Don’t Press Print – the Collodion Process (1-2 Oct 2020)

Online symposium hosted by the Royal Photographic Society in conjunction with the Centre for Fine Print Research at the University of the West of England, Bristol.

1-2 October 2020 | Link will be supplied so you can join from your location

Conference supported by Second-Hand Darkroom Supplies and Silverprint.

Bookings now live at:

The announcement in The Chemist (March, 1851) of Frederick Scott Archer’s wet-collodion process transformed how photography was practiced professionally and by amateur photographers for much of the nineteenth century. Photography’s reach broadened socially, grew artistically and extended geographically.

Move forward to the 2000s and the wet-collodion process is, again, impacting photographic practice. It has been embraced by photographers and students who are using it for creative and artistic reasons. This has been supported by a growing number of practical workshops allowing people to experience and learn about the process.

The two-day conference features a range of papers from historians, practitioners and artists.

Confirmed Keynote speakers are:

Mark Osterman – Photographic Process Historian at George Eastman House International Museum of Photography and Film in Rochester, NY.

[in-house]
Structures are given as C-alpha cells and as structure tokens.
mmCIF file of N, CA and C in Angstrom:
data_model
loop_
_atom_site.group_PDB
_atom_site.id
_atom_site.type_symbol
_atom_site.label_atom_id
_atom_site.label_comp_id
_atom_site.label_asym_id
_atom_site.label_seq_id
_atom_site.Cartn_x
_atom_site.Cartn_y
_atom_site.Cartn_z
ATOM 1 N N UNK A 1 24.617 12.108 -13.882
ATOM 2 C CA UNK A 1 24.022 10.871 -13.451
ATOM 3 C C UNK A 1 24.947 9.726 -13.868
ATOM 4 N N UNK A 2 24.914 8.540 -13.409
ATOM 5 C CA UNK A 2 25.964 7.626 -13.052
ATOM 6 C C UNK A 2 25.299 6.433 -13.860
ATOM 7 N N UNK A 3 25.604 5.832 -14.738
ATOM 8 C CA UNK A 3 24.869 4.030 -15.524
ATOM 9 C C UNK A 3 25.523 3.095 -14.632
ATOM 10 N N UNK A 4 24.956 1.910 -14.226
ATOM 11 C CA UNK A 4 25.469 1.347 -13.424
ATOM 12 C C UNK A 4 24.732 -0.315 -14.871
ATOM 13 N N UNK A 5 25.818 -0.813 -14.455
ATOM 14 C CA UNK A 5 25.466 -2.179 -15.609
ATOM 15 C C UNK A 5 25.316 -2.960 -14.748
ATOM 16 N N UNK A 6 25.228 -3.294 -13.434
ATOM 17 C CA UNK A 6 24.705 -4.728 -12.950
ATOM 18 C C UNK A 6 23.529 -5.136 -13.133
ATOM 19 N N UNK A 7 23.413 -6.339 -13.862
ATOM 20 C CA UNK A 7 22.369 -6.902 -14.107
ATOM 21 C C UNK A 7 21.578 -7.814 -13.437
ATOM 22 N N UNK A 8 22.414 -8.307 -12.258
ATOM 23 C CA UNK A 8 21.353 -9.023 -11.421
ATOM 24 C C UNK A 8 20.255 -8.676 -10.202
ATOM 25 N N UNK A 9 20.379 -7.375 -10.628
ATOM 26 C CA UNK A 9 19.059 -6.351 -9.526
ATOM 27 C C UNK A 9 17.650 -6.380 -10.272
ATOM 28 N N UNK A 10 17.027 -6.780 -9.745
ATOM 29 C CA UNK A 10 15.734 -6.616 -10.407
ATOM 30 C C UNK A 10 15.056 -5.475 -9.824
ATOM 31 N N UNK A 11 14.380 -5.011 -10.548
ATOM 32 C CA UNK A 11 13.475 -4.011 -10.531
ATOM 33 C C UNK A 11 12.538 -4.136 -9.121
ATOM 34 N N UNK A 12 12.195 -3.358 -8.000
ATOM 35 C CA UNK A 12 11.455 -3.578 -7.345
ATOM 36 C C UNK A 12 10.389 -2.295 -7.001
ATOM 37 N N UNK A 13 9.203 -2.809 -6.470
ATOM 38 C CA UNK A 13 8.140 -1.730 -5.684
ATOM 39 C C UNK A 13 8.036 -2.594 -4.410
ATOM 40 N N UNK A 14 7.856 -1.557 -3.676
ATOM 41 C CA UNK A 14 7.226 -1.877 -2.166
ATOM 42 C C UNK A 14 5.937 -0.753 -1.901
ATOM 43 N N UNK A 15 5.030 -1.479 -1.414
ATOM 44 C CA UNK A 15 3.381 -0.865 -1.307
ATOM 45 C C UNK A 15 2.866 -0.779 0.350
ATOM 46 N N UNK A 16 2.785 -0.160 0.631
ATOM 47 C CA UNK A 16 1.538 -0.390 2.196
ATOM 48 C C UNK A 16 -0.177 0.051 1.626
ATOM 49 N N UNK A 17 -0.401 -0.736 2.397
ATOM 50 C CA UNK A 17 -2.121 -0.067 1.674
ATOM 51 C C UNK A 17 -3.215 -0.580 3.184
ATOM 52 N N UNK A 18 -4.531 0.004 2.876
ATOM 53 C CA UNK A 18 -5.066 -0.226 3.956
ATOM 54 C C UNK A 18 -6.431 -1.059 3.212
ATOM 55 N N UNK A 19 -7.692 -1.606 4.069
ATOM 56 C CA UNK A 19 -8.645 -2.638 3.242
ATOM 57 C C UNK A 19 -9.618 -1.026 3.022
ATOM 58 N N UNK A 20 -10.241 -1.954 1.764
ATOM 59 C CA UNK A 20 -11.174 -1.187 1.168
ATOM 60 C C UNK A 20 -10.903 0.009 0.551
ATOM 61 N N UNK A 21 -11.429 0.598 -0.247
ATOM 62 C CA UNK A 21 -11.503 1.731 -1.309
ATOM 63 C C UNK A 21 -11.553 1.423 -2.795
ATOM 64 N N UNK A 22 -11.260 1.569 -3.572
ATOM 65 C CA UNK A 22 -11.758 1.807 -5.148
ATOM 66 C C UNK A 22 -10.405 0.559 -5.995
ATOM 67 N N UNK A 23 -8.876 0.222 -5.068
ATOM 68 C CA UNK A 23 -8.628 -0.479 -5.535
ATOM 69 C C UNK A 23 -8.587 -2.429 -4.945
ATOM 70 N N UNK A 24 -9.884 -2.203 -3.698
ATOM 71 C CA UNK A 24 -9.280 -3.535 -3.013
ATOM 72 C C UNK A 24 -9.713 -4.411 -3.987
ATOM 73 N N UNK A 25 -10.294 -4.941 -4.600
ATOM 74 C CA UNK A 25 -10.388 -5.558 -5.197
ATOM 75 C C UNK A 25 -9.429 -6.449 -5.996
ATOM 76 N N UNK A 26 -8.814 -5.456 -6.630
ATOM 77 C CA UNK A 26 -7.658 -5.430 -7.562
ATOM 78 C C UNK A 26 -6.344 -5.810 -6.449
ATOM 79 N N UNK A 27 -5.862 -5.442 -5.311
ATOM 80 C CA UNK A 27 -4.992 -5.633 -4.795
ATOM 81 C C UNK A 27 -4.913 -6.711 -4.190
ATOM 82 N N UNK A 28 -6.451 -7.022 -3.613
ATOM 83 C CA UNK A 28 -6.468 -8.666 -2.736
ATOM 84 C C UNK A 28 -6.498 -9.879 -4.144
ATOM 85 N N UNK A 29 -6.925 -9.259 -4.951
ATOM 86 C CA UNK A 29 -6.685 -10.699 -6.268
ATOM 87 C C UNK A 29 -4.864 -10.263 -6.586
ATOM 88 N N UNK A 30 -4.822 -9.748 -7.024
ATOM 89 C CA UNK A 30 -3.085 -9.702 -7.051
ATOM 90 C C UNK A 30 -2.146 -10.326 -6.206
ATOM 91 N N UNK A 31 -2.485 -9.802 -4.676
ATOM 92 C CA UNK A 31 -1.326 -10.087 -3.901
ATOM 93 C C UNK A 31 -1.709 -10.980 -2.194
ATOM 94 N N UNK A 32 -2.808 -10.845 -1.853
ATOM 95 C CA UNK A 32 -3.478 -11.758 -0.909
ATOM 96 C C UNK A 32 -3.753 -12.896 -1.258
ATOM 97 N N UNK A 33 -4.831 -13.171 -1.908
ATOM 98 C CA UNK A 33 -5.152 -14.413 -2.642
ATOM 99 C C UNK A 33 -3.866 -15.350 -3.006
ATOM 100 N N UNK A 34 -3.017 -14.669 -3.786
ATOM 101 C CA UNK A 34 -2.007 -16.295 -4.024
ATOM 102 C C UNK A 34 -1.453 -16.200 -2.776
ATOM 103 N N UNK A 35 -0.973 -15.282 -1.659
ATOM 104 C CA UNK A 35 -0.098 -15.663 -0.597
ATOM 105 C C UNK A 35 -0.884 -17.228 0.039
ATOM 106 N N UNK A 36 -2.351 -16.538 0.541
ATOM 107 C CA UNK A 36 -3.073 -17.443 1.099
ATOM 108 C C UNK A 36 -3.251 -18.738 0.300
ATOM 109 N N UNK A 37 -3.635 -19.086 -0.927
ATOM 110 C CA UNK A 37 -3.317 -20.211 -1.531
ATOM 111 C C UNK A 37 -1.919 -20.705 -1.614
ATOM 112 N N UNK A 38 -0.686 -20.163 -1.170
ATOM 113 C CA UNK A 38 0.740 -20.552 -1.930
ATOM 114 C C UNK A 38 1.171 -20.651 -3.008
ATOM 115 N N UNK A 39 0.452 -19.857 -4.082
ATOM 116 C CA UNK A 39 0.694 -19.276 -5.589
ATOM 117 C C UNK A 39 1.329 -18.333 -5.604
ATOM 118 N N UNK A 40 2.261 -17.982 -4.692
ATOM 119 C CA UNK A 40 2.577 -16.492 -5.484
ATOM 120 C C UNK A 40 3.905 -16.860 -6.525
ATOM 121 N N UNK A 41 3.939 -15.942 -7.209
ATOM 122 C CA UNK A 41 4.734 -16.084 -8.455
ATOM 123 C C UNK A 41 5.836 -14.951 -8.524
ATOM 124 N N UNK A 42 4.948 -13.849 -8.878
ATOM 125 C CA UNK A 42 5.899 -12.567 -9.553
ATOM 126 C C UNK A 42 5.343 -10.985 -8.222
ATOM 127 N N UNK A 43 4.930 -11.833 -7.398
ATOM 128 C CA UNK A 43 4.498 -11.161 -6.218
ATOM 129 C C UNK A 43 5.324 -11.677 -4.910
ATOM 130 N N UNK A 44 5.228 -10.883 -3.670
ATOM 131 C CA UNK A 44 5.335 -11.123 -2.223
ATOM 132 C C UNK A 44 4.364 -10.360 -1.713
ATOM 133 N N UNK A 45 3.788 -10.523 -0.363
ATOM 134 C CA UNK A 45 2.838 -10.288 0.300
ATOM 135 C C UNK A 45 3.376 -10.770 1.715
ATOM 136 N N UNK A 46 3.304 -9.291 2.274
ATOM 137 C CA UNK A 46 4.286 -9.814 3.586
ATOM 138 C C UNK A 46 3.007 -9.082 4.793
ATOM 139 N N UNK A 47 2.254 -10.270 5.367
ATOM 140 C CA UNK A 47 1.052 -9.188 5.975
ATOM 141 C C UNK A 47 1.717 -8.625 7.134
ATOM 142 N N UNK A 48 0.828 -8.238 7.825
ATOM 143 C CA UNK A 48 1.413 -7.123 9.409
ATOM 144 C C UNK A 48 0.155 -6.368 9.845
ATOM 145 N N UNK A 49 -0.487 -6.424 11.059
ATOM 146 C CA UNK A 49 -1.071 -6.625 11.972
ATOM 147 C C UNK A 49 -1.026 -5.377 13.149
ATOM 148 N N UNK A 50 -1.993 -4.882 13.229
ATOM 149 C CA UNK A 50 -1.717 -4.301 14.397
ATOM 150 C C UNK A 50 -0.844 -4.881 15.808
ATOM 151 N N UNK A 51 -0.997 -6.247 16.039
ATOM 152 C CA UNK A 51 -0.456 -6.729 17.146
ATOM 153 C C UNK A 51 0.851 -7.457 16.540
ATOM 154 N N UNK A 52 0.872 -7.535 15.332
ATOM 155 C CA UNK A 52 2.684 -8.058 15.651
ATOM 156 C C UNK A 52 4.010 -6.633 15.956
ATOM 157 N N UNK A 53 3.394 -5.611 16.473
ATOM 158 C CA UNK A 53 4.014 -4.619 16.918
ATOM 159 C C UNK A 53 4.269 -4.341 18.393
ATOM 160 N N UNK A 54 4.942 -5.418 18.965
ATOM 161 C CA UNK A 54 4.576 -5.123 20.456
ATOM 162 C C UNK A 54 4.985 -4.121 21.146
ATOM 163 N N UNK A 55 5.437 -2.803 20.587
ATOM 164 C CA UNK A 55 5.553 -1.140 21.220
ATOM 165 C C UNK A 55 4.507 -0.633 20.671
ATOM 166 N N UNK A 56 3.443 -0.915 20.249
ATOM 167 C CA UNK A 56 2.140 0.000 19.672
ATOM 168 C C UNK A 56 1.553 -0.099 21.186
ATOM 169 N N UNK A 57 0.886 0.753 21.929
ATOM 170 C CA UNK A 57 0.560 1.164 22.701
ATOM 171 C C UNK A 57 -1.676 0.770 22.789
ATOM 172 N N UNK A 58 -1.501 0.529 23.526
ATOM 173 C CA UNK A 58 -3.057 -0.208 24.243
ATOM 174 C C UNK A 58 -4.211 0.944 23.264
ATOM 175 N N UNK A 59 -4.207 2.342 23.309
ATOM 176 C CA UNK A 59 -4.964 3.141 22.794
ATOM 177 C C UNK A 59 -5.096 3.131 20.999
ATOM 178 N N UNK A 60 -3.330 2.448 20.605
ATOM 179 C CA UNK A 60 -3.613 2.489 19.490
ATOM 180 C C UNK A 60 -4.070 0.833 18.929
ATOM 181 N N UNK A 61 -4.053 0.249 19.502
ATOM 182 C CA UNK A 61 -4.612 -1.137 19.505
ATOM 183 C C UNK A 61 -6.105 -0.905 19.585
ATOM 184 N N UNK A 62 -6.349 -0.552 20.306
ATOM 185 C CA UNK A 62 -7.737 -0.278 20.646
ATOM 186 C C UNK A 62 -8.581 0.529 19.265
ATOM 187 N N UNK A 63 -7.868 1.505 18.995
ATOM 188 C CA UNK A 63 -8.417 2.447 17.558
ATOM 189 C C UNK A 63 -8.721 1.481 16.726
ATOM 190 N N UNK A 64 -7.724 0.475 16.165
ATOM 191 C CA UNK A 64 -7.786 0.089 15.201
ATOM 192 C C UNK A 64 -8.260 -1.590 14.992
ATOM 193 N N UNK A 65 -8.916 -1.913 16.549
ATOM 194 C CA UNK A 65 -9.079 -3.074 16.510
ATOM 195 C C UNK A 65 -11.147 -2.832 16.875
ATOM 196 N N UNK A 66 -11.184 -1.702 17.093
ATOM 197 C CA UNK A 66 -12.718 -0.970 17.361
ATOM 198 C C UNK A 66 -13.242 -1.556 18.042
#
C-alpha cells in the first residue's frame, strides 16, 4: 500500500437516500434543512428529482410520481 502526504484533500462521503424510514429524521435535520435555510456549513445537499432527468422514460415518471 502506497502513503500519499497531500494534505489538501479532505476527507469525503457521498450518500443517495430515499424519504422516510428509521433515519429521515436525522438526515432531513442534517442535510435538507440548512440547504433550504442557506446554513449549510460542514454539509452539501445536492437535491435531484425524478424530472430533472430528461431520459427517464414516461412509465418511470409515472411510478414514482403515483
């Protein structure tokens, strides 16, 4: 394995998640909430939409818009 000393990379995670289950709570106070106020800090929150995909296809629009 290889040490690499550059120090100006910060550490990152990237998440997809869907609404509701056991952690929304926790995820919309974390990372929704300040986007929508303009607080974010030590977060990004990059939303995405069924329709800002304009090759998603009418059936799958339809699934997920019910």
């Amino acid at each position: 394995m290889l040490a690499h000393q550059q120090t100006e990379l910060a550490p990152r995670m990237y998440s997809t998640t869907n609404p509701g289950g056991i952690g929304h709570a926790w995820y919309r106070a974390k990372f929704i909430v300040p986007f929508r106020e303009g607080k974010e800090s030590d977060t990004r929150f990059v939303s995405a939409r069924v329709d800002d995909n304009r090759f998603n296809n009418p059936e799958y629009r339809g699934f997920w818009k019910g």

France Scully Osterman – artist-educator and lecturer at Scully & Osterman Studio.

Registration Fees

Standard ticket: £25.00
RPS Member / Student ticket: £20.00

All registered attendees will received the illustrated conference proceedings as part of the registration fee, containing all the conference papers and additional papers. It will be mailed to registrants before the 31 January 2021. 


The call for papers has now closed. Details and key dates are in this PDF download.


Frank Menger, Senior Research Fellow, Reconstructing Historic Reprographic Methods, Centre for Fine Print Research, University of the West of England, Bristol. E:

Dr Michael Pritchard, Director, Education and Public Affairs, The Royal Photographic Society, Bristol. E:

Featured image credit: Image on this page is Frederick Scott Archer, the inventor of the Collodion process

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